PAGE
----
[S] Issues Regarding S-PLUS 5.0 Performance

Andrew Bruce (andrew@statsci.com)
Wed, 02 Dec 1998 13:06:56 -0800

Recently, there have been several queries and postings
regarding S-PLUS 5.0 and memory usage/performance
issues. This posting is intended to address these
queries, and covers the following topics:

1) Memory usage on start-up
2) General discussion of S-PLUS 5.0 (Release 3) performance
3) General programming tips

S-PLUS 5.0, Release 3 is now shipping to maintenance
customers in North America. Going from Release 2 to
Release 3, we have been able to significantly reduce
memory usage and increase the speed of several
important operations. A high priority of the
development team at MathSoft is to continue to improve
the performance of S-PLUS 5.0.

Memory Usage on Start-Up

S-PLUS 5.0 appears to use more virtual memory on start-
up than does S-PLUS 3.4, but this appearance is
misleading. As far as we can tell, there is relatively
little difference in the actual memory available on
startup to run your S-PLUS programs or other

If you use a utility such as "ps" or "top" on Solaris,
it reports that S-PLUS 5.0 requires 48 megabytes of
virtual memory (versus 8 megabytes for S-PLUS 3.4).
What it doesn't tell you is that, of the 48 megabytes
reported by Solaris, approximately 30 megabytes are in
memory-mapped files that contain data, functions and
other information S-PLUS needs to run. These files are
memory-mapped to increase speed and to reduce the
amount of real RAM used. The 30 megabytes of memory-
mapped files do not appreciably reduce the amount of
virtual memory available to other applications, or for
other uses in S-PLUS. In addition, about 5 megabytes of
the difference between 5.0 and 3.4 is in large common
blocks in some FORTRAN code that is new to 5.0. This is
never paged in unless that particular code is used but
it does count against swap space.

Discussion of S-PLUS 5.0, Release 3 (5.0R3) Performance

S-PLUS 5.0 offers a new object-oriented model based on
the latest generation S language from Lucent
Technologies. The new language significantly improves
support for object-oriented programming in S-PLUS,
expanding the scope of built-in data classes, providing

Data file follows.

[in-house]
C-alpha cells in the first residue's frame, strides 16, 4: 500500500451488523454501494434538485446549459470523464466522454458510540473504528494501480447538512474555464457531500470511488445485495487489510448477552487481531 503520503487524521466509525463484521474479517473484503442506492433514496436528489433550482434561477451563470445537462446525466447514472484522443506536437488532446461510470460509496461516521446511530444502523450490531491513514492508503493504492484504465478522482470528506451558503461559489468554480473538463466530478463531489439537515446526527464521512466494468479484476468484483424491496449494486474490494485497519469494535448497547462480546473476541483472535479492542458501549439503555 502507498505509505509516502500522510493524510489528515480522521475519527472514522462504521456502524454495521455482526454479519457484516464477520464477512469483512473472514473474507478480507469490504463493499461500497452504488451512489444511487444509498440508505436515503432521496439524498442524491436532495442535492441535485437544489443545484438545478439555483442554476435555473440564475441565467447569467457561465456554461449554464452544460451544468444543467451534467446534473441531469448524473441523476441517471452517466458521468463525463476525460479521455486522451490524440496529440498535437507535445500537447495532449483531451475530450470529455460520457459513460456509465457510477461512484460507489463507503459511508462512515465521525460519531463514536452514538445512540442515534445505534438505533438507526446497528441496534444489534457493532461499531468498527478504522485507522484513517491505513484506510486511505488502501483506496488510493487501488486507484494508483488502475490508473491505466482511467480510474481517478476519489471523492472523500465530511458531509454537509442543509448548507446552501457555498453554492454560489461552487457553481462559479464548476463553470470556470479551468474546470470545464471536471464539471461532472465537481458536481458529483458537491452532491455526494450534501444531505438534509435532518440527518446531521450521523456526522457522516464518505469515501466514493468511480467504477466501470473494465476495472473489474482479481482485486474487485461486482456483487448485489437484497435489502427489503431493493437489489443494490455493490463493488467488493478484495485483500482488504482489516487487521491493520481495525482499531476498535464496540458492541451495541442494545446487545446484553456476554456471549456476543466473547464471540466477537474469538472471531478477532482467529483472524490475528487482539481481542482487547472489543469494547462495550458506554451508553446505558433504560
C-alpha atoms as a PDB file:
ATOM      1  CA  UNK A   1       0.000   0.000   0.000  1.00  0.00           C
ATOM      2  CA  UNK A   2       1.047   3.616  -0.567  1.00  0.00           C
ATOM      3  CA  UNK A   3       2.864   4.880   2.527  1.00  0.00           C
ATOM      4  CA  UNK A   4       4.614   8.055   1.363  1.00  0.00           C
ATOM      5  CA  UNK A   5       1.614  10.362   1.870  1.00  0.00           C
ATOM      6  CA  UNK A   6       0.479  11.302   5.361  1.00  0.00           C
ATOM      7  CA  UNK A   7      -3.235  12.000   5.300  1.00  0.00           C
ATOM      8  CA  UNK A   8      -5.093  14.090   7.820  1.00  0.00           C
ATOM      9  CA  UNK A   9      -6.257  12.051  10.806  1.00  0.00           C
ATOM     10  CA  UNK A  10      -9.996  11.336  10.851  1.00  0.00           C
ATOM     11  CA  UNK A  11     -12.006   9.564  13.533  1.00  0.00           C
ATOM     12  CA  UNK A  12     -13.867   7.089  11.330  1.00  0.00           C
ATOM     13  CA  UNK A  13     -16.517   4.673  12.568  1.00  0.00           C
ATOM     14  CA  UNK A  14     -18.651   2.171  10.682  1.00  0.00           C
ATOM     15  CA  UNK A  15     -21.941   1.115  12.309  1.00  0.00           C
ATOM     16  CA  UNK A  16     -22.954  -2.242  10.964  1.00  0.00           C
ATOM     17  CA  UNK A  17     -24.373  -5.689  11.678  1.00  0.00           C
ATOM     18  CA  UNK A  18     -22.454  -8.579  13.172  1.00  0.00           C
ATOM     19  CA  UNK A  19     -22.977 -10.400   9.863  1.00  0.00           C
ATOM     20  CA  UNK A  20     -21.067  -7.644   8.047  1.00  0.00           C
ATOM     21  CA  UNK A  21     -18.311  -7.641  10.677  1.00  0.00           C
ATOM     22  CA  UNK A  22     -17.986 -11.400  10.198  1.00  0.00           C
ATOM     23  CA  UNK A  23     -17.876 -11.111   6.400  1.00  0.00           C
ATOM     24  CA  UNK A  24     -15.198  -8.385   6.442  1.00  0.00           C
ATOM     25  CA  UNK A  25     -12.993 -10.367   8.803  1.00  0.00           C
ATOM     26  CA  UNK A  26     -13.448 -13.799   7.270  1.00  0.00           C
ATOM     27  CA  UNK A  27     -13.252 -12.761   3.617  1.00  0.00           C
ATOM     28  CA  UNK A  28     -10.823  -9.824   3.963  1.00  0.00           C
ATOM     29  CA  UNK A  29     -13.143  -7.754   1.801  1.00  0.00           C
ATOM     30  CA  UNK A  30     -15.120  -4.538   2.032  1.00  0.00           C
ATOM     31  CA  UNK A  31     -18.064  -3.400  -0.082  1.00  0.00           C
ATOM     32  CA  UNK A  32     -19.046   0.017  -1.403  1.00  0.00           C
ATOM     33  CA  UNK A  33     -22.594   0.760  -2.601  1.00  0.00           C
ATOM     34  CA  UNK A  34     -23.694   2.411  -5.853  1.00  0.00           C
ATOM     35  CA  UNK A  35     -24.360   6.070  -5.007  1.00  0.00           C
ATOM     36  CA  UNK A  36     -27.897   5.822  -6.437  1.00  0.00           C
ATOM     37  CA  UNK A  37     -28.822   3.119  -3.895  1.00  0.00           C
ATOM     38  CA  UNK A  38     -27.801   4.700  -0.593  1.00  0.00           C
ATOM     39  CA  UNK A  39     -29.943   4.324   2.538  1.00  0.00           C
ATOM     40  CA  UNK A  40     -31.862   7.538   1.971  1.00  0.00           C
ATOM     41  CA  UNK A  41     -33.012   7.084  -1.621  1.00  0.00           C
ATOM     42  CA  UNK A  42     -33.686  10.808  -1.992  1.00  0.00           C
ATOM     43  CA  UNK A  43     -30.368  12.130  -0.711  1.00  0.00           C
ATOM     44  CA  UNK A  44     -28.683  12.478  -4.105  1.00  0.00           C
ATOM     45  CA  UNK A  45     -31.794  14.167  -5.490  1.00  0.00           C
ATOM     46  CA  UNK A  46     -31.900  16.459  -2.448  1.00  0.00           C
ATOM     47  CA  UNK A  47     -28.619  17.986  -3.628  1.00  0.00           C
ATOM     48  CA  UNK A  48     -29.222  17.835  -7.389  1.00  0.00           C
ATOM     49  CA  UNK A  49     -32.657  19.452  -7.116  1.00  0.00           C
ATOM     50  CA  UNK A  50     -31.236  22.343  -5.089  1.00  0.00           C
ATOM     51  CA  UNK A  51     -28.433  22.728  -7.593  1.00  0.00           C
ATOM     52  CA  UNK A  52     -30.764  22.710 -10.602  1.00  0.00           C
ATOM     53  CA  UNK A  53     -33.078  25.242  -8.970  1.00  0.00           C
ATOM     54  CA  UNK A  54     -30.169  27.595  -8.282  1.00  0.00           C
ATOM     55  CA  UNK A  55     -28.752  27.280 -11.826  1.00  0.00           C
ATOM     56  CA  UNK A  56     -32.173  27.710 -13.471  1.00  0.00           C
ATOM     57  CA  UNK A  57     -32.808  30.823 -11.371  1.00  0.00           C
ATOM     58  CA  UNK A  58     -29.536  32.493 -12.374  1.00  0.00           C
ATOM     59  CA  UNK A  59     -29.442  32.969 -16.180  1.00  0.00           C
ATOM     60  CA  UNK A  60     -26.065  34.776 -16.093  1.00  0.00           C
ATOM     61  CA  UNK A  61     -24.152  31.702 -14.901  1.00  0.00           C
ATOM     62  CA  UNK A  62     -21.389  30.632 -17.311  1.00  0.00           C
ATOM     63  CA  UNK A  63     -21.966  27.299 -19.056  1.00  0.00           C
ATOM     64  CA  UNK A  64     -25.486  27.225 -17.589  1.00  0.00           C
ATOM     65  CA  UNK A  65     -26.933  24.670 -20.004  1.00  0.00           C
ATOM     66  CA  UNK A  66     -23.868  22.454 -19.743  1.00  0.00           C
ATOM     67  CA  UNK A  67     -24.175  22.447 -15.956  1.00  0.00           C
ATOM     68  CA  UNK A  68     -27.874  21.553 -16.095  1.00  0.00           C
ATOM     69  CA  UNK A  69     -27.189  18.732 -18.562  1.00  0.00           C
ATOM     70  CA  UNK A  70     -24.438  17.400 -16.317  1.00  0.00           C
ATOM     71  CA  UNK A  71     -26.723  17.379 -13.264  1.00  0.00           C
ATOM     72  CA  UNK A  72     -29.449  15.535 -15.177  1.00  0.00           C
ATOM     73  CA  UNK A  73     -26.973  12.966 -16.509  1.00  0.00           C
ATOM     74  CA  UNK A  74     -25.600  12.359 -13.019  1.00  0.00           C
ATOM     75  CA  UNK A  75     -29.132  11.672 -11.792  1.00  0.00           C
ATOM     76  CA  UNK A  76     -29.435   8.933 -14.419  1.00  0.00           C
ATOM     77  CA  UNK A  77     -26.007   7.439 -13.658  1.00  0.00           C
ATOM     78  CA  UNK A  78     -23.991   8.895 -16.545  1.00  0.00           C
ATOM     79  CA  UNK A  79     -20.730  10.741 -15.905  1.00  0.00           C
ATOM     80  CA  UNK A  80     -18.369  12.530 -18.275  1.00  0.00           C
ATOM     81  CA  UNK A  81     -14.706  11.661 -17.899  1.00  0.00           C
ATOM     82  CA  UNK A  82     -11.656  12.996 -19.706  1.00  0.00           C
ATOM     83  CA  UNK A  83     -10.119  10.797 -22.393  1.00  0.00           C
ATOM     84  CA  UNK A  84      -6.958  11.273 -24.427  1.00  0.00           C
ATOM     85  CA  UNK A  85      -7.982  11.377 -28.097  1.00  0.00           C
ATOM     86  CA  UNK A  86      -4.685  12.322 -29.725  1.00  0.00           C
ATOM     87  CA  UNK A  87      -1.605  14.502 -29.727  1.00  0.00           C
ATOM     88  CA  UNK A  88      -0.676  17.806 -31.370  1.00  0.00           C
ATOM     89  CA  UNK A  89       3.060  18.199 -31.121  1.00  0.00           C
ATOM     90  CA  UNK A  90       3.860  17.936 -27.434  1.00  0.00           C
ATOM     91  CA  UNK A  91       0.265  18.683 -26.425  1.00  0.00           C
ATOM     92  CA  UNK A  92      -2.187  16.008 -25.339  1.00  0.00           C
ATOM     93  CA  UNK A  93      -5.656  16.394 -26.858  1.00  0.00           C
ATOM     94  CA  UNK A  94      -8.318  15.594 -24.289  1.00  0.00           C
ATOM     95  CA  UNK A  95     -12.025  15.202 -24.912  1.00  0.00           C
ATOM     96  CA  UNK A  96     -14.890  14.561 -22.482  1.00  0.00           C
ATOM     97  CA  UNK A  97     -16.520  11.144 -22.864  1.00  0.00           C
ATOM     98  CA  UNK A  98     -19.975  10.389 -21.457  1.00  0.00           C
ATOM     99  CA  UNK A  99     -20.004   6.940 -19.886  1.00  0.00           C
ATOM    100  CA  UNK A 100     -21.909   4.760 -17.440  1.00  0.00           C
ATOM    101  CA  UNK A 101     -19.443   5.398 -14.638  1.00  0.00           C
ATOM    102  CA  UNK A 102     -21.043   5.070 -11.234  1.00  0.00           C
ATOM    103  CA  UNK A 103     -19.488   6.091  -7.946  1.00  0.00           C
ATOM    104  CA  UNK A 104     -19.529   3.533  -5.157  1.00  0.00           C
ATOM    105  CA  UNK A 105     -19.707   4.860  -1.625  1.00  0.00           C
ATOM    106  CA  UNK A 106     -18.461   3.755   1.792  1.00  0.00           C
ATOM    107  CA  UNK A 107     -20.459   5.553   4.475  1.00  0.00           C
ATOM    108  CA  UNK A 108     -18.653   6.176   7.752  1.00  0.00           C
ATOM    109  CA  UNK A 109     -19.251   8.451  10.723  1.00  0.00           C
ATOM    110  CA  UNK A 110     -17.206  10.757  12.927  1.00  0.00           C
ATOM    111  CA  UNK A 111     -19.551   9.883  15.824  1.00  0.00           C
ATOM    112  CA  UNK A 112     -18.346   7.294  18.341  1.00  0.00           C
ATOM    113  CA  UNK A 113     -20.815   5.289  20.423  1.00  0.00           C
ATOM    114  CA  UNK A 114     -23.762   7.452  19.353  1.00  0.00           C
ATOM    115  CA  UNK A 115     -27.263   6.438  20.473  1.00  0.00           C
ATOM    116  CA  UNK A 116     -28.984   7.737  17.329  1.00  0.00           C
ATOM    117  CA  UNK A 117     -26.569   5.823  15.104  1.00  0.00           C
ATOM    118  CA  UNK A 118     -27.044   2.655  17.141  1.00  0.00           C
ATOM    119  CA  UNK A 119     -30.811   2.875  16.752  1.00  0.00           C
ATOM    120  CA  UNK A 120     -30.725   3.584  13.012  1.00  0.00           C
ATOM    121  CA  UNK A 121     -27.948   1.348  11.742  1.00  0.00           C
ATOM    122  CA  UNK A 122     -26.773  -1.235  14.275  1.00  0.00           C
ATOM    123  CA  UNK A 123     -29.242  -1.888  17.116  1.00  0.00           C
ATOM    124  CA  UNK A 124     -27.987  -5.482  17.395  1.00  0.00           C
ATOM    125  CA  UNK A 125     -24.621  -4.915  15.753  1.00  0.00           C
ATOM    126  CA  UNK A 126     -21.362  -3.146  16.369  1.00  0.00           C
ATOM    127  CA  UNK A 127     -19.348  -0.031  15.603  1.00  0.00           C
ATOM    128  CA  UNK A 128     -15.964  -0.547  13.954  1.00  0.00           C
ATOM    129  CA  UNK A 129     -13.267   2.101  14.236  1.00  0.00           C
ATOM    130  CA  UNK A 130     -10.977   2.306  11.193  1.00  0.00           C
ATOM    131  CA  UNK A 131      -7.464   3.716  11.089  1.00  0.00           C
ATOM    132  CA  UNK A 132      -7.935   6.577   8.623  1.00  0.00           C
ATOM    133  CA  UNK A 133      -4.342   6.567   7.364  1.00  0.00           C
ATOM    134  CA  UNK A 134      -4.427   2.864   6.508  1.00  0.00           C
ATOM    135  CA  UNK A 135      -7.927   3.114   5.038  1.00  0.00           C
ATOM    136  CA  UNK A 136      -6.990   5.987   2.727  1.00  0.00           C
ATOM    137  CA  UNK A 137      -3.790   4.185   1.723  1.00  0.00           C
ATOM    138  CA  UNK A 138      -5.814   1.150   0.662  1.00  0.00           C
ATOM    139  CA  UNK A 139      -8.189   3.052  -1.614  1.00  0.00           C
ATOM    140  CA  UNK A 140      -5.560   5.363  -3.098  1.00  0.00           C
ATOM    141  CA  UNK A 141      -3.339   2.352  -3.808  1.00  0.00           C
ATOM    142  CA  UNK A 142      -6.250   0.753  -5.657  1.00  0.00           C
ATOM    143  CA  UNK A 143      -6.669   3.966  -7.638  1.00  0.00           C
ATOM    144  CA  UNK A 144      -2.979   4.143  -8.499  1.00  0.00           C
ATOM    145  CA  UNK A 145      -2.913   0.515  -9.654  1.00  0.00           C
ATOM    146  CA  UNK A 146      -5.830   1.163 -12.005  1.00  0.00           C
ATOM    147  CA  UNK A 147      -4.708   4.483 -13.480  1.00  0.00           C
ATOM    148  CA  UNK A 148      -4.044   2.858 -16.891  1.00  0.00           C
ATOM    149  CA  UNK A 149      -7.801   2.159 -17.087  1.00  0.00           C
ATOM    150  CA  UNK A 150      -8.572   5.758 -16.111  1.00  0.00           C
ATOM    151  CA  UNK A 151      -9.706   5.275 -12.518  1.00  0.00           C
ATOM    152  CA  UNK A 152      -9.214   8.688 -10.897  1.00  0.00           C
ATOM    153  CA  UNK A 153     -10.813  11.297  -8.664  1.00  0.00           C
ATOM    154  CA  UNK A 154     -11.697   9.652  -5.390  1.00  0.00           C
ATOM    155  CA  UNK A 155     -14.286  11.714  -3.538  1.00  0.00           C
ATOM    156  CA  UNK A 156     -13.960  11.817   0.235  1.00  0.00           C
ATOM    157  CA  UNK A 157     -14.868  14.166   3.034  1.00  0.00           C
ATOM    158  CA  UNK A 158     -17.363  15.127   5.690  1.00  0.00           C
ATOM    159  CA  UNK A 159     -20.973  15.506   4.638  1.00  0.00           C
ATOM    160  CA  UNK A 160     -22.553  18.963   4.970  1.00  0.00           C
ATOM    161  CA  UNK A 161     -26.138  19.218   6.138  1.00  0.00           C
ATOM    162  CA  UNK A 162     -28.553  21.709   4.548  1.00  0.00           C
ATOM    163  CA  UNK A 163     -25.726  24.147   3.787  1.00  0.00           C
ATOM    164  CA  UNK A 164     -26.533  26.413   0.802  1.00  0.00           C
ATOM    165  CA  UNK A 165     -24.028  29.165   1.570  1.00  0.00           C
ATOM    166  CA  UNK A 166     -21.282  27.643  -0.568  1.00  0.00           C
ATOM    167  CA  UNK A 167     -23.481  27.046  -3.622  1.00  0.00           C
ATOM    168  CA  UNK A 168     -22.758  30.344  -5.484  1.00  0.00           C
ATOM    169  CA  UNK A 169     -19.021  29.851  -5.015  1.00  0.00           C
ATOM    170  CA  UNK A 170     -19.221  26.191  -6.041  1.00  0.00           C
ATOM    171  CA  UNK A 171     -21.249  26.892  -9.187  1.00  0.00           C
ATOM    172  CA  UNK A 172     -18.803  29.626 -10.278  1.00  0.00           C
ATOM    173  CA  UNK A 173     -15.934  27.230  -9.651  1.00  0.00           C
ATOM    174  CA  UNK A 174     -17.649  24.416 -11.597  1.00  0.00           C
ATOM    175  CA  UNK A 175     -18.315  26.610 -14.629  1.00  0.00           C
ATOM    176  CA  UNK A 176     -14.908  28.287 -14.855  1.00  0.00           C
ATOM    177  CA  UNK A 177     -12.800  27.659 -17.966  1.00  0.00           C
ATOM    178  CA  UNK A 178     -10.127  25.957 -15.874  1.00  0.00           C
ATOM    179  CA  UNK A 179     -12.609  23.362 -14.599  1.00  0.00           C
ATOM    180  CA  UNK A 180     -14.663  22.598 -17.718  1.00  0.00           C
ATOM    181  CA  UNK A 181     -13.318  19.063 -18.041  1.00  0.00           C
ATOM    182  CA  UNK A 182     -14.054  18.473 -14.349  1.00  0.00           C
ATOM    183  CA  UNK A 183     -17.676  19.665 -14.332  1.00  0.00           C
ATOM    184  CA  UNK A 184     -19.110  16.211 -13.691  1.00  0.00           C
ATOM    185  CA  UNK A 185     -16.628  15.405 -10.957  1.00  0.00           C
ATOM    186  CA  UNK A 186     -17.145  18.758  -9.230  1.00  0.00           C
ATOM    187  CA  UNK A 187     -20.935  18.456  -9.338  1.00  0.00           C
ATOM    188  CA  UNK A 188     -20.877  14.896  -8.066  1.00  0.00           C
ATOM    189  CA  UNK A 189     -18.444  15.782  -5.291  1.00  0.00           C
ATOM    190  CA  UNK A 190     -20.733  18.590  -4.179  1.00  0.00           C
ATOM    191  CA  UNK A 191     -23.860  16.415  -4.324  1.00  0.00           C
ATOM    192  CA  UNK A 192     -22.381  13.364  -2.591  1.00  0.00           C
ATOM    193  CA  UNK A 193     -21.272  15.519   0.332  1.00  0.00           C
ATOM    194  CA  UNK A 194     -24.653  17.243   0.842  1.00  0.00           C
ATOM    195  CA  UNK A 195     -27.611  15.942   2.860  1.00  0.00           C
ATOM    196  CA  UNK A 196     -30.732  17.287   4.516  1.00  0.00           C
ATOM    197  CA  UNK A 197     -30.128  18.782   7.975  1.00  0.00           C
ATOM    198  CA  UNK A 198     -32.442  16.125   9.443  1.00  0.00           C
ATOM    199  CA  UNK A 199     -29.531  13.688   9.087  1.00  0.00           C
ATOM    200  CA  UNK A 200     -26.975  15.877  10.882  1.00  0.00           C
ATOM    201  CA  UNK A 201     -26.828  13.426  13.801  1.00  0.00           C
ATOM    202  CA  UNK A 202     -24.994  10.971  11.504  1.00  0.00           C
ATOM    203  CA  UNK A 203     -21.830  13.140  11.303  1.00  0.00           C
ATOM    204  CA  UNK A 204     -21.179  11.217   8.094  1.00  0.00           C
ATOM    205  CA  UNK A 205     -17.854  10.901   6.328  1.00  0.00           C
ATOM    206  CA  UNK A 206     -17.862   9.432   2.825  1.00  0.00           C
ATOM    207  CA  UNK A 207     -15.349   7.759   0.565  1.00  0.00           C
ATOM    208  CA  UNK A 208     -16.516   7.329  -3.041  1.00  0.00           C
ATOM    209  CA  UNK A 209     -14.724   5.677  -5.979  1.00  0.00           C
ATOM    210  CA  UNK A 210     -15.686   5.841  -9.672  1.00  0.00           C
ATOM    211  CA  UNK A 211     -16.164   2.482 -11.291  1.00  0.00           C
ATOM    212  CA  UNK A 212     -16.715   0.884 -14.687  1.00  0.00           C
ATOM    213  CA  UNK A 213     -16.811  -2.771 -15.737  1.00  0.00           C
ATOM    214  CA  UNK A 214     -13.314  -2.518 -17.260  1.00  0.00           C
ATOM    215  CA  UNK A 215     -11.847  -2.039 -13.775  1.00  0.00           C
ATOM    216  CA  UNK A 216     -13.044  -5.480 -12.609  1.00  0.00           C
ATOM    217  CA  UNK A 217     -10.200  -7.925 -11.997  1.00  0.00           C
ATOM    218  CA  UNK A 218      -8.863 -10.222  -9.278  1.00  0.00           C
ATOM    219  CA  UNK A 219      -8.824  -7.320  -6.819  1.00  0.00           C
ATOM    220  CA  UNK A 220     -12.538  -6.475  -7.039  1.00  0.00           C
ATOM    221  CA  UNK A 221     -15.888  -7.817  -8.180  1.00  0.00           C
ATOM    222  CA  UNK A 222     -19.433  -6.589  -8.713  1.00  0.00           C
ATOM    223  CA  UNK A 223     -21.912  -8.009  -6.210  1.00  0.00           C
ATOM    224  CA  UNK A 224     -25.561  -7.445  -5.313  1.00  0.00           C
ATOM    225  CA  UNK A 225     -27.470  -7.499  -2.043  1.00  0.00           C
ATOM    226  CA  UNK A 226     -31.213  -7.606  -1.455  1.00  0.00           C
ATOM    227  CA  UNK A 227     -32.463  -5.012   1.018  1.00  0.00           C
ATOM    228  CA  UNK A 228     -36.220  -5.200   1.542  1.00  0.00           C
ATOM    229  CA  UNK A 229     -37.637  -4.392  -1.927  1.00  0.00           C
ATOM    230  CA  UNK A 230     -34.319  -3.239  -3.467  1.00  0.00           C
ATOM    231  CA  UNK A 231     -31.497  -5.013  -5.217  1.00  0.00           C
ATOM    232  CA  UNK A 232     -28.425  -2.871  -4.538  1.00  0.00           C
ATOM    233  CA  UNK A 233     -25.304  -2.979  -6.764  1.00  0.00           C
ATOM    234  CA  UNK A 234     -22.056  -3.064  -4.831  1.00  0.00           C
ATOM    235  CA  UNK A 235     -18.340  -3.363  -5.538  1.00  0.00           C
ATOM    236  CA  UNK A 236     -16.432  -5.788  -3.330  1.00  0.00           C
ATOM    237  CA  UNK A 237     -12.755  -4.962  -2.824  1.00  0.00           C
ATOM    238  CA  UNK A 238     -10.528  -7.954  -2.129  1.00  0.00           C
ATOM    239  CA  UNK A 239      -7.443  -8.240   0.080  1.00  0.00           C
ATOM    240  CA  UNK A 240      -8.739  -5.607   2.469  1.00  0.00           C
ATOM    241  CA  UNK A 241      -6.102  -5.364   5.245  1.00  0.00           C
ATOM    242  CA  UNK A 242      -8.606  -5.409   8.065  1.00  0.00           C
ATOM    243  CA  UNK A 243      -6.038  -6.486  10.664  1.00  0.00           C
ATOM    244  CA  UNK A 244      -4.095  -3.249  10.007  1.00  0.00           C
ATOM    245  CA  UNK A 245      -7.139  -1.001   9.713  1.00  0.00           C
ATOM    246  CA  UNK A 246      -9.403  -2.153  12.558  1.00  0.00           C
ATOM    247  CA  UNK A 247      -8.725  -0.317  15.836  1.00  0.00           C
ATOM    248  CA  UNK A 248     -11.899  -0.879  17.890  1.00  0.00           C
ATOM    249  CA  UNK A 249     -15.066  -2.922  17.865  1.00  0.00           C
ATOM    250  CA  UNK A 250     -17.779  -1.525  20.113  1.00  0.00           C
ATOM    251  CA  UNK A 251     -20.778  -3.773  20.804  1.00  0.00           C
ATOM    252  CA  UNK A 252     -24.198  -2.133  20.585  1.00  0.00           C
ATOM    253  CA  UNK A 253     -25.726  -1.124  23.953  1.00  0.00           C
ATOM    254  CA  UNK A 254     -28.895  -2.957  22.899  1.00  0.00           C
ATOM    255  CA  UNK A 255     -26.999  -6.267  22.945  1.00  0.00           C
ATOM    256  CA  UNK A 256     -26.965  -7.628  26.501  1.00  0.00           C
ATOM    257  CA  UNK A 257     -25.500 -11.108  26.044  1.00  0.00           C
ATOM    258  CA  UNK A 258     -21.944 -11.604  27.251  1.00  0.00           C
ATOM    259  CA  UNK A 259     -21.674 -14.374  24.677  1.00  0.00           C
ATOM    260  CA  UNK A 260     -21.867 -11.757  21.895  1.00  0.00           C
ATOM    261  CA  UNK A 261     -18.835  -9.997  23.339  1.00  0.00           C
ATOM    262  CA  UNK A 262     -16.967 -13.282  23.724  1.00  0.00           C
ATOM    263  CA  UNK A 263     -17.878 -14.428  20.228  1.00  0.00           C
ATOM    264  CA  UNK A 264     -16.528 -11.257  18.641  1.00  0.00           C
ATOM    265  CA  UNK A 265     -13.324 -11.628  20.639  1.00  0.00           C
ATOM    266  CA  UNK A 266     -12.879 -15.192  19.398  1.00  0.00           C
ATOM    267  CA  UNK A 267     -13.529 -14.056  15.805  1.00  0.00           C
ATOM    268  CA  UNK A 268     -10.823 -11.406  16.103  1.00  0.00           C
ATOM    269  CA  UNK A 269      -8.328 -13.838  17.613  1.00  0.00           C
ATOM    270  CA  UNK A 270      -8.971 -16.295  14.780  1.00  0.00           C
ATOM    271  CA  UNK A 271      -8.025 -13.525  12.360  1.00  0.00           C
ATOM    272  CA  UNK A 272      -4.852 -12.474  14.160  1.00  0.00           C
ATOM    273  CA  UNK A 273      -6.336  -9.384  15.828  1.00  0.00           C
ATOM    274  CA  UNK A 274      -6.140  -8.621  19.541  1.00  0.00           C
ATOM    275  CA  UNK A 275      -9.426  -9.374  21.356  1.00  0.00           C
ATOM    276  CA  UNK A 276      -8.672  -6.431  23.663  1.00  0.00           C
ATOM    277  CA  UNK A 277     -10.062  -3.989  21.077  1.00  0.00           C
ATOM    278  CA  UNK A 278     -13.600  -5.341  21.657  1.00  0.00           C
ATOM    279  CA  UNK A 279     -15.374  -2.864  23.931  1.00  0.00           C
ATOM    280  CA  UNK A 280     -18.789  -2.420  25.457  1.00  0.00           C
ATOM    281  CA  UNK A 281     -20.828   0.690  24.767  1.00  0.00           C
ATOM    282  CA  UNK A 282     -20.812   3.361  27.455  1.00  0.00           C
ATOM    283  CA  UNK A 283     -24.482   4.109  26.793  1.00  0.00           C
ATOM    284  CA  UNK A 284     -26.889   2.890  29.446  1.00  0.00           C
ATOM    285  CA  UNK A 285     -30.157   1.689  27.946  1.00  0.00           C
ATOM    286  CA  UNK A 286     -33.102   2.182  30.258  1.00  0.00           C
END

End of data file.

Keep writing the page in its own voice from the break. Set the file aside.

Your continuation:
explicit class structures with slots, supporting
virtual classes, and improving the inheritance model.
The new language also impacts performance in the
following ways:

* Fewer copies of data objects are typically made
during a function call in S-PLUS 5.0 compared to S-PLUS
3.4. This is due to reference counting, memory
mapping, and use of the "copy" argument to calls to C
and FORTRAN code. This generally reduces memory
requirements in S-PLUS 5.0.

* In 5.0R3, additional time is required to set-up
function calls and more functions require more time-
consuming method invocation (since most low-level
functions in S-PLUS 5.0 are generic). This generally
increases evaluation time when operating on small

Almost everything S-PLUS does is a function call, and
S-PLUS contains approximately 4,000 functions.
Generalizations about a system as complex as S-PLUS are
risky, but the following rules are useful:

* Functions applied to large data objects are generally
faster and use less memory in 5.0R3 than in S-PLUS 3.4.
As an example, our benchmarks indicate that lm() can
handle data sets 2-3 times larger than in 3.4, and is
faster for data sets larger than about 5,000-10,000

* Functions applied to small data objects are generally
slower in 5.0R3 than in S-PLUS 3.4. In addition,
looping is generally slower and uses more memory when
there are many expressions and small data objects
within the loop. This is due both to the overhead of
small functions, and to the fact that 5.0R3 is not
doing the same type of memory compaction within the
loop (this is something we are looking at in our
development effort). Much of the difference in memory
usage can be removed by encapsulating the contents of
the loop within a single function call.

General Programming Tips

Our experience with S-PLUS 5.0 indicates that the
following general programming tips are even more
important in 5.0 than they were in 3.4:

(1) Use vectorized computations.
(2) Use apply, lapply, and related functions for
looping computations wherever possible.
(3) Encapsulate the body of a loop in a single function

Andrew G. Bruce E-mail: andrew@statsci.com
Senior Product Marketing Manager Tel: (206) 283-8802 x 248
MathSoft, Inc. Fax: (206) 283-8691
1700 Westlake Ave. N, Suite 500 Cell: (206) 310-9994
Seattle, WA 98109.9891
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